Grace to you and peace today.
Today’s Kindle deals include just a couple of books, at least so far.
(Yesterday on the blog: The Uninvited Lodger)
Jared Wilson: “If you’ve ever given much thought to combating this sin, you’ve probably run into the same problem I have: there doesn’t seem to be much help out there. Certainly the sentiments of the world aren’t going to do us any favors. We live in the land of all-you-can-eat buffets, Big Gulps, and super-sizing. When portions at restaurants aren’t big enough to feed three people we feel cheated.”
Sinclair Ferguson swims into deep waters in this answer.
Keith Mathison writes about Catholicism’s emphasis on Mary. “One of the most noticeable features of Roman Catholicism is its doctrinal and practical emphasis on Mary, the mother of Jesus. Every significant Roman Catholic dogmatic theology text includes a lengthy section, if not an entire volume, devoted to Mariology. Dozens upon dozens of lengthy books on Mary are published every year, and this doesn’t include all of the candles, statues, pendants, portraits, nightlights, lampshades, rosary stands, throw blankets, jigsaw puzzles, and more with Mary’s image.”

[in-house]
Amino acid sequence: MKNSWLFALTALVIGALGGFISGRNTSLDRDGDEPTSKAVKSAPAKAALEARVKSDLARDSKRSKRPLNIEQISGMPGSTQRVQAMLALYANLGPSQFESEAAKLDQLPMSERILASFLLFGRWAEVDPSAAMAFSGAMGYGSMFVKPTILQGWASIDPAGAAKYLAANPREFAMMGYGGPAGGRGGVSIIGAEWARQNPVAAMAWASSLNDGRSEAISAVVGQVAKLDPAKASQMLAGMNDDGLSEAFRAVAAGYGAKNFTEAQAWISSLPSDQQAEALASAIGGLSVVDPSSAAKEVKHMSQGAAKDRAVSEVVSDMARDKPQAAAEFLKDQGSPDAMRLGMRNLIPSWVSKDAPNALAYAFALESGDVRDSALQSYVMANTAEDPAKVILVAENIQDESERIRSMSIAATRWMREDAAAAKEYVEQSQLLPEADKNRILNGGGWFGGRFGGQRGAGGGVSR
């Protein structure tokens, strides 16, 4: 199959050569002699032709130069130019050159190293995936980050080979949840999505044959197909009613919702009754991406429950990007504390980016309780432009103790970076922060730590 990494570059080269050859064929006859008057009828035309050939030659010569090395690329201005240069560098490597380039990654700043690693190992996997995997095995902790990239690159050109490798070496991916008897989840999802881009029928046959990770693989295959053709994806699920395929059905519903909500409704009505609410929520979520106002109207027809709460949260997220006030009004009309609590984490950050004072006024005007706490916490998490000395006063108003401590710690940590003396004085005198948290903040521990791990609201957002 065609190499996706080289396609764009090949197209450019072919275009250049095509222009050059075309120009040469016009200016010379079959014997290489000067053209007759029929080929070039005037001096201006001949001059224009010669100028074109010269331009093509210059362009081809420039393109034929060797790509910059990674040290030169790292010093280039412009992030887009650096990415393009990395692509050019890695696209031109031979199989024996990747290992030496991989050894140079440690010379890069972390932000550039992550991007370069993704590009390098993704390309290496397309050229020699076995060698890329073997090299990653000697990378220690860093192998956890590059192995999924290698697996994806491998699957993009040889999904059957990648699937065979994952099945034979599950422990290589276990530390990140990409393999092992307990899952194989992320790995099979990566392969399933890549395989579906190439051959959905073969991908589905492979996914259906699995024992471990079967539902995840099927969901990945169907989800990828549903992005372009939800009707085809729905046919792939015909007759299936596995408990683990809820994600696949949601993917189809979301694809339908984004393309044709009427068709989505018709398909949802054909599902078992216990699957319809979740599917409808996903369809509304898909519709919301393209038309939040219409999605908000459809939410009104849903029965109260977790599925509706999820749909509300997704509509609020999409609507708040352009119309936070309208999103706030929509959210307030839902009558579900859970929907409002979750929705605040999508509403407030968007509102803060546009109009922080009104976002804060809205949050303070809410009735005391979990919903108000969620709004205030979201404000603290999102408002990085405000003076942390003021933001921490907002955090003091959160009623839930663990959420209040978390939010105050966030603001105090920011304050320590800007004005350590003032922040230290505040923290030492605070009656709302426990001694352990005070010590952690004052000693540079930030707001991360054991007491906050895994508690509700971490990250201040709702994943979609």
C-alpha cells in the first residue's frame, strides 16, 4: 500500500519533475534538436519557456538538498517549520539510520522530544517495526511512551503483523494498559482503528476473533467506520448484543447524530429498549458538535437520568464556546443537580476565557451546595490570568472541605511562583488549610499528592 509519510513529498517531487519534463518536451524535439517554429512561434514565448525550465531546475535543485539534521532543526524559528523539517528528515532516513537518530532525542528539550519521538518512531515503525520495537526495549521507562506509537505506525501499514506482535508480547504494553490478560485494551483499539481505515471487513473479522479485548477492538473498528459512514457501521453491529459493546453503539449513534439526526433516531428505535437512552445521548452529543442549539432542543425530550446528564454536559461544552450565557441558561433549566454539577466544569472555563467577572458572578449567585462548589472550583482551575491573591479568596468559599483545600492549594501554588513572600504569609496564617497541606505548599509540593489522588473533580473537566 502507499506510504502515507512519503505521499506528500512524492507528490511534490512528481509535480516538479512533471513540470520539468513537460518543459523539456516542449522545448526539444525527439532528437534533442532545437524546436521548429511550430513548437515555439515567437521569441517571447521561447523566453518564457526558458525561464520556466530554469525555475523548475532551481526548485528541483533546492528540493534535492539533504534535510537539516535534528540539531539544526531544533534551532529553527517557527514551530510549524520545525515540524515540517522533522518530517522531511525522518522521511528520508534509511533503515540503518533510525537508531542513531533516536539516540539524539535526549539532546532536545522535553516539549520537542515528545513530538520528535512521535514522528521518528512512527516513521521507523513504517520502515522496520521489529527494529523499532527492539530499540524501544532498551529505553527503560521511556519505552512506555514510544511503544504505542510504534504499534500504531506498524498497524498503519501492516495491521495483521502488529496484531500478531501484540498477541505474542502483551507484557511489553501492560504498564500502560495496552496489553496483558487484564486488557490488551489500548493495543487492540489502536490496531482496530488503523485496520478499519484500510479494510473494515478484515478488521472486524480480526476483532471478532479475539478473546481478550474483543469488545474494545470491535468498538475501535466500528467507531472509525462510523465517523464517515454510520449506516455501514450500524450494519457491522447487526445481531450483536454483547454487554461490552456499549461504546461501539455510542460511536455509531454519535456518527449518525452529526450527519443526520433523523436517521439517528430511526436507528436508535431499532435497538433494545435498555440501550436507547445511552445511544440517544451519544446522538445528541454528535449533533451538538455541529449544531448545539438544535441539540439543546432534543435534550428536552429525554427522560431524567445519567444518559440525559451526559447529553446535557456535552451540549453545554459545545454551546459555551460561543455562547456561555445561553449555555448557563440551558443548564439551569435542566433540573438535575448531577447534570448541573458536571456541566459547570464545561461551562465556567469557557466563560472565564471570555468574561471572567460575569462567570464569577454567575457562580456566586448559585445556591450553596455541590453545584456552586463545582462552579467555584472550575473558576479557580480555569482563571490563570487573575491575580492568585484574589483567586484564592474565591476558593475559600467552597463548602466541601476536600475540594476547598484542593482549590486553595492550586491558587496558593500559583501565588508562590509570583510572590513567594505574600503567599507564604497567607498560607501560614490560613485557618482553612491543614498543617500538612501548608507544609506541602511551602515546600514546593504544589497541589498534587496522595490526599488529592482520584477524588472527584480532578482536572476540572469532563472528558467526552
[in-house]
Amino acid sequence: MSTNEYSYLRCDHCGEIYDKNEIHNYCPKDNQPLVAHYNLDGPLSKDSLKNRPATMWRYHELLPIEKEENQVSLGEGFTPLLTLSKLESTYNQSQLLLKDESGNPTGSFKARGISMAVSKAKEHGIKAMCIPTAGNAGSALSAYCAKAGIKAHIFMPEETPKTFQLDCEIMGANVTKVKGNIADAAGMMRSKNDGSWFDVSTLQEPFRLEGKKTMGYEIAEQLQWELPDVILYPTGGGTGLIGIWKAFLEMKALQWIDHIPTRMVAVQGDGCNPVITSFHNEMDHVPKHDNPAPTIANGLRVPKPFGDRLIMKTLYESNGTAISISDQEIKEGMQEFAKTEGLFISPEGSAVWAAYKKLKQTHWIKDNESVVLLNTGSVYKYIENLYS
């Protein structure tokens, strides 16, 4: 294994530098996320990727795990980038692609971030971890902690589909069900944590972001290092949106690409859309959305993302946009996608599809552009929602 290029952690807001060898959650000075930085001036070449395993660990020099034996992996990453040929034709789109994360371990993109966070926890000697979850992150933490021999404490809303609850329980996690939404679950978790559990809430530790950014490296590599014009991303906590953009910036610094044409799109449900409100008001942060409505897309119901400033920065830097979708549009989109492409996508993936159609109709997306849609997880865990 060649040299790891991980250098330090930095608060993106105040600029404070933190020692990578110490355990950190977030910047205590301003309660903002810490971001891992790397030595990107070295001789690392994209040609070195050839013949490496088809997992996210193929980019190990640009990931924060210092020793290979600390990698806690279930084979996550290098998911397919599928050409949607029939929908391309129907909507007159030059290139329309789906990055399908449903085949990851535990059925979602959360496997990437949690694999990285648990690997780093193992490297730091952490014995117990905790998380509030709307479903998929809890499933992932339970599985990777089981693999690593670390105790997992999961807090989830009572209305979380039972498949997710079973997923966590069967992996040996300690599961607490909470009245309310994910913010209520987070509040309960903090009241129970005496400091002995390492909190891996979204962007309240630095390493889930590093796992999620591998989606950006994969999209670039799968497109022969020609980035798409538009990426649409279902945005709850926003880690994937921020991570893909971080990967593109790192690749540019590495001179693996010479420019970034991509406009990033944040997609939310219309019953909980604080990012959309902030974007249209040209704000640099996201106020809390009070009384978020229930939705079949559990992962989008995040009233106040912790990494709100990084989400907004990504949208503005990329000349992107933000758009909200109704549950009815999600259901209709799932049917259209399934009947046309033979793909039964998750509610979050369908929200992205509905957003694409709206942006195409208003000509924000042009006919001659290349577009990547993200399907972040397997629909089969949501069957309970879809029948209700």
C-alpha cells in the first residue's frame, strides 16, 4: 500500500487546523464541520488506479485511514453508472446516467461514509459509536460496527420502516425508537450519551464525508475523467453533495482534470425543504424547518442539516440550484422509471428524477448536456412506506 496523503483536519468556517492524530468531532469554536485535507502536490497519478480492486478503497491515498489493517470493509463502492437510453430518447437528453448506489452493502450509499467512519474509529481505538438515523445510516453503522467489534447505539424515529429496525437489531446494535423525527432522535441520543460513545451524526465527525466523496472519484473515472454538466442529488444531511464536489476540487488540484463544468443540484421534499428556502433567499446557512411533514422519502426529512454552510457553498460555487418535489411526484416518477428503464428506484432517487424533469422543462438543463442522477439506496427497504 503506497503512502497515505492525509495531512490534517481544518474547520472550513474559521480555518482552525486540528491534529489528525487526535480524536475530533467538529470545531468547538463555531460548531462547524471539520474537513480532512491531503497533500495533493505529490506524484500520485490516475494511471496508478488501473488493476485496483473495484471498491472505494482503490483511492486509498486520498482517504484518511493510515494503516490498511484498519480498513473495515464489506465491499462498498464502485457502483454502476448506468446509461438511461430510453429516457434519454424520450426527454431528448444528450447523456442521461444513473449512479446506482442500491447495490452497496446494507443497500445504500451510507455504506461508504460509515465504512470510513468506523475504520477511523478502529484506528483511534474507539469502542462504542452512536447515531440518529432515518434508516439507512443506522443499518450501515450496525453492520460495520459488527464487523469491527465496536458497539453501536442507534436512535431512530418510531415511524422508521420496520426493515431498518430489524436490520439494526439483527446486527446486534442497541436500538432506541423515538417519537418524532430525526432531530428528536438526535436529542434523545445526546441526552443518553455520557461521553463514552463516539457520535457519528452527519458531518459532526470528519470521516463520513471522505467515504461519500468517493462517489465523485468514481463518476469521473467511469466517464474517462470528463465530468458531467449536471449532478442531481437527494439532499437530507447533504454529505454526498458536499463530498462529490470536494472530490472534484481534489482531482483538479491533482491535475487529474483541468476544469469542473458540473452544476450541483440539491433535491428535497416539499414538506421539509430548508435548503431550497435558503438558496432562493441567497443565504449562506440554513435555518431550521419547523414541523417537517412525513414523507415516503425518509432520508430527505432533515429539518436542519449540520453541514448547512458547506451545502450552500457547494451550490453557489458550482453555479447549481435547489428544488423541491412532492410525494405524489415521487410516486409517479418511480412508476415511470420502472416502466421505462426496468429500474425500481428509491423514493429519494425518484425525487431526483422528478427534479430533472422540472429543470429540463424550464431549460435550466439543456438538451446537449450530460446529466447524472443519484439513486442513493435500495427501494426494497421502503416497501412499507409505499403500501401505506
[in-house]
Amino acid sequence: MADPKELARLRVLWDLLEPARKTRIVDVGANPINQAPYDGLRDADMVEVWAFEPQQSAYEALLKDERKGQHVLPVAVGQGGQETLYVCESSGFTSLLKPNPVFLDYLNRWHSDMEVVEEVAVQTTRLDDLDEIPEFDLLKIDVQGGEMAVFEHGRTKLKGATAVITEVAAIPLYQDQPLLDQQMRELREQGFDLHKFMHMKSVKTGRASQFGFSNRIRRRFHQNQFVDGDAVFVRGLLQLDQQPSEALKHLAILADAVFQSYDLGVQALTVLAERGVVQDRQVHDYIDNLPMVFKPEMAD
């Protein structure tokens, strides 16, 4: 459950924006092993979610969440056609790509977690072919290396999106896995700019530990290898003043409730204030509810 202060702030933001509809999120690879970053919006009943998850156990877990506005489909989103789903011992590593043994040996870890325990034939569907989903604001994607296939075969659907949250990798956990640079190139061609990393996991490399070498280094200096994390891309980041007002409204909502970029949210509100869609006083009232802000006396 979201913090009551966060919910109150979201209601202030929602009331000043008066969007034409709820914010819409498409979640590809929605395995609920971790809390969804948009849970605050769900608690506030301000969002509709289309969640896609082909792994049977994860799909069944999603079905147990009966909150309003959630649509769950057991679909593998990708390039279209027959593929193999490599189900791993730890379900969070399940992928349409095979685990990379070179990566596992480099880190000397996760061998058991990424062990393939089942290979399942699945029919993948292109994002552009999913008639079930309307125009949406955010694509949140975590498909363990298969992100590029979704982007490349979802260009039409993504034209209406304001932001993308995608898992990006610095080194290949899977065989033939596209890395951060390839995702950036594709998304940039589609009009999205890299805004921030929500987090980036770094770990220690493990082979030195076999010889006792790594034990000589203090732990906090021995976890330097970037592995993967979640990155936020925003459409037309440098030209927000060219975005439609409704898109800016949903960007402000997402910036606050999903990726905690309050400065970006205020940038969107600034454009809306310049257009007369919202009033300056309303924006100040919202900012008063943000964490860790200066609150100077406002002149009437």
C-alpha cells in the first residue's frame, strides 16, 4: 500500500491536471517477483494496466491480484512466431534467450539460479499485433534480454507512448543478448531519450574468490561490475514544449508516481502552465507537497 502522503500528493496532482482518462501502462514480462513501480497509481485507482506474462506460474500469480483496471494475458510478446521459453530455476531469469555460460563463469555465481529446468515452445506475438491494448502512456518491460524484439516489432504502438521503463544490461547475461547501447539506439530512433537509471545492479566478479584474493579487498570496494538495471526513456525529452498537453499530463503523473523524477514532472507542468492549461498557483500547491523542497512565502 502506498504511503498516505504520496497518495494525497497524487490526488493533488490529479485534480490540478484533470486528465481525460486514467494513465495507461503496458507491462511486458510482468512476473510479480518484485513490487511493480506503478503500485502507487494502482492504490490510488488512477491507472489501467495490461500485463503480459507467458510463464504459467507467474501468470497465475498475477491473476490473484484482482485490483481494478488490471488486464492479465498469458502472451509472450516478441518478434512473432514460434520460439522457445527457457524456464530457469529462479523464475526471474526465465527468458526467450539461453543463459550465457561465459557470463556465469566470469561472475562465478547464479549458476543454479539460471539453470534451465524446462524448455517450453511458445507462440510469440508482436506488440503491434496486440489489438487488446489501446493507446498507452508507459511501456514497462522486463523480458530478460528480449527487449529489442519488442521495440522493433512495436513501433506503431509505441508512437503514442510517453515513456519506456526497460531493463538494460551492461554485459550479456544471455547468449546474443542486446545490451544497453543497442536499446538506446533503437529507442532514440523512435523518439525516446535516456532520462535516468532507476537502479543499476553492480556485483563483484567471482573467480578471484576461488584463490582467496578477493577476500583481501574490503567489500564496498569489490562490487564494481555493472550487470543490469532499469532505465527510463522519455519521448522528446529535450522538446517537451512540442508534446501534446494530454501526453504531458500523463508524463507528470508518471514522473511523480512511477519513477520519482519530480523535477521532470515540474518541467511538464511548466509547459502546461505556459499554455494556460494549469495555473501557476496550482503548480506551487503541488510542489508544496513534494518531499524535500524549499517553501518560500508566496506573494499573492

I have often found myself falling into this rut.
How can you spot a cult? One clue is almost invariably found in their teaching about Jesus.
“Of all the misconceptions we have about heaven, which is the most destructive? That’s a difficult and important question to tackle.” Yet Randy Alcorn does so here.
“Micah’s words are so helpful and so beautiful. Heaven can be too big for many of us to wrap our minds around, so when someone, or something, gives us the impression that peace is available to us now, it can be easy to be swayed. But I find Micah’s picture of sitting under our vine and fig tree visually accessible and emotionally immediate.”
The highest privilege and greatest honor in pastoring is not standing in the church pulpit but praying by the hospital bed. It’s not being accorded the highest place but carrying out the least-seen service. It’s not broadcasting the truth to thousands, but whispering it to one.
For those who trust Christ, the providence of God turns every sorrow to joy, every loss to gain, every groan to glory. —John Piper